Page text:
Our diocese consists of three Archdeaconries and seven deaneries.
For a map showing the parishes in each deanery, click on the links below:
Archdeaconry of the Meon:
Archdeaconry of Portsdown:
Archdeaconry of the Isle of Wight:
How do deaneries work
A deanery is a grouping of parishes in a relatively small geographical area. Clergy who hold the bishop's licence meet together in a deanery chapter, which allows them to support and pray for each other.
Clergy and elected lay people meet together in a deanery synod, which can consider topical issues, pass motions to be considered by the Diocesan Synod, and hear from external speakers. It is the place where the voice of the parish is first heard beyond the local PCC, and a way of parishes discussing common issues.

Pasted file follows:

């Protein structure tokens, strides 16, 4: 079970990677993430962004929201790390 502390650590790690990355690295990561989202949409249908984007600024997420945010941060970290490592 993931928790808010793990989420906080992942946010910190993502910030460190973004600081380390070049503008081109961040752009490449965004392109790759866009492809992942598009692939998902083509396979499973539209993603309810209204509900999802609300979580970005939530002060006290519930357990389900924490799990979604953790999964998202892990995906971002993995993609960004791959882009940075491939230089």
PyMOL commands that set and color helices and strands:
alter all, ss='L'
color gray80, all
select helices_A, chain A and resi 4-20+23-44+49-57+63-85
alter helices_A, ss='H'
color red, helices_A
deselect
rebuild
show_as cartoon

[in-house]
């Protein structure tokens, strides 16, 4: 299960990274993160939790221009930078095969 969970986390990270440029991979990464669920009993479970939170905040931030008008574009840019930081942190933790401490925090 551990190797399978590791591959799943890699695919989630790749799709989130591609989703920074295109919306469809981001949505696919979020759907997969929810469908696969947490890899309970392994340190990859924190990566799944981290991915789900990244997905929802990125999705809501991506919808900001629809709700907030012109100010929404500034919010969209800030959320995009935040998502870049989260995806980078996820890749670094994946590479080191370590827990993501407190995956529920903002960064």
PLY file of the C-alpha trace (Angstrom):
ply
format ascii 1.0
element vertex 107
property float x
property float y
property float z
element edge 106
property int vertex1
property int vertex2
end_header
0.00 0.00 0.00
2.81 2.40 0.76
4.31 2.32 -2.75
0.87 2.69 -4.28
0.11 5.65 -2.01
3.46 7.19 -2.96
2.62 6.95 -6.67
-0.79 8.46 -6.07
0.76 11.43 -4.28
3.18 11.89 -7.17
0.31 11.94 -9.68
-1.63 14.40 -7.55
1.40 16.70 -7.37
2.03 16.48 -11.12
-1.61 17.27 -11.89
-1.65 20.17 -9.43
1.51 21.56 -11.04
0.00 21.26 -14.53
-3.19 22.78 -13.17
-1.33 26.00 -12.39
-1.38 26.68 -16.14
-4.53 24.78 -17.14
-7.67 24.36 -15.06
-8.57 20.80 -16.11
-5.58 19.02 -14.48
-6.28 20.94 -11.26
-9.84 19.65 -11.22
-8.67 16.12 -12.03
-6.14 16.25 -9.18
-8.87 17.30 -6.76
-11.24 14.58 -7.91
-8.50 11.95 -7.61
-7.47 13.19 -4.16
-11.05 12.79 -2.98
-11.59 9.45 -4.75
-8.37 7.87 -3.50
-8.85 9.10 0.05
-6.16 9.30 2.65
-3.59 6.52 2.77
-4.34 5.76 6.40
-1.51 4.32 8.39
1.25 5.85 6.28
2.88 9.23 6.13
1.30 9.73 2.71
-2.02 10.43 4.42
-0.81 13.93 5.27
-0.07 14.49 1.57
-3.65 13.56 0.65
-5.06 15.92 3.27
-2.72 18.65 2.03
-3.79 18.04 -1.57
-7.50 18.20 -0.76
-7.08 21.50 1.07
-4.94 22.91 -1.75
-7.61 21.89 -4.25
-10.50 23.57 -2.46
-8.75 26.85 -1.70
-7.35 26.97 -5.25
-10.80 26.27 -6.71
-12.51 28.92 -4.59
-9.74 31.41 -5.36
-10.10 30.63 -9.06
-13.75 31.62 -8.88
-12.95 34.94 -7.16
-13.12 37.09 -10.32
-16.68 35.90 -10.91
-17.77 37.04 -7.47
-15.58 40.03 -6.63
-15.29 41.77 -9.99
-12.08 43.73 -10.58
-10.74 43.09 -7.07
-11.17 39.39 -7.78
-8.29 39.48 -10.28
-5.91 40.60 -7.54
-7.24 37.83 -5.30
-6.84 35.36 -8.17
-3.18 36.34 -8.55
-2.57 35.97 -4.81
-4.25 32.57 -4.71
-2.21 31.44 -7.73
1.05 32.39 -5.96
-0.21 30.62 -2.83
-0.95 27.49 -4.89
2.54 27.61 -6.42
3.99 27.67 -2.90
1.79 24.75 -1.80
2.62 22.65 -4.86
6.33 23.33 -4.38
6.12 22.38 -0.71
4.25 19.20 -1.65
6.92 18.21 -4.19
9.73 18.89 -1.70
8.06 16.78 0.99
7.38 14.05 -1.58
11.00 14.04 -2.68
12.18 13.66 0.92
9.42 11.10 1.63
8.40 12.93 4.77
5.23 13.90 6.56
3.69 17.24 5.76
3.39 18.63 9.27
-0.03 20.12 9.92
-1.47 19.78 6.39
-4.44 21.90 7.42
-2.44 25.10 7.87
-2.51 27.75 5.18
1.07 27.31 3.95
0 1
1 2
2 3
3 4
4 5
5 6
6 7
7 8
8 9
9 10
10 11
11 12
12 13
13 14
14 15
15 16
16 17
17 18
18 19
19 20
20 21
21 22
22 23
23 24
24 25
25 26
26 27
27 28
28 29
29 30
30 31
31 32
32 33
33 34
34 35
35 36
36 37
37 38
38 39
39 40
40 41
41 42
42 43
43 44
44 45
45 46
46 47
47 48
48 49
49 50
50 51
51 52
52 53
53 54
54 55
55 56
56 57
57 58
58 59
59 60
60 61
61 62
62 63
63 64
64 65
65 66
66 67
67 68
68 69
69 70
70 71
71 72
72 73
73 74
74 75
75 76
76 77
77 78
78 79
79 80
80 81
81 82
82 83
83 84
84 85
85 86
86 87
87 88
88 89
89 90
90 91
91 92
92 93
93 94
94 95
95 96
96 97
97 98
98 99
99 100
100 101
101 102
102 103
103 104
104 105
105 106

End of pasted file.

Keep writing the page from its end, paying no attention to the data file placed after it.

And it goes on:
Parishes will normally elect lay representatives to their local deanery synods - the precise number depends on the size of their electoral roll. All the clergy in that deanery are automatically members of deanery synod. A clergy person, called the area dean, and a lay person, called the lay chair, will preside.
Live | Pray | Serve - next steps
The Covid pandemic has affected our Live | Pray | Serve strategy in ways we could never have foreseen. One of the impacts is on the role of deaneries, which will be given a larger strategic role within the diocese in the future.
You can catch up with the vision for Live | Pray | Serve here, and read about the new strategic role for our deaneries, including job descriptions for area deans and deanery lay chairs here.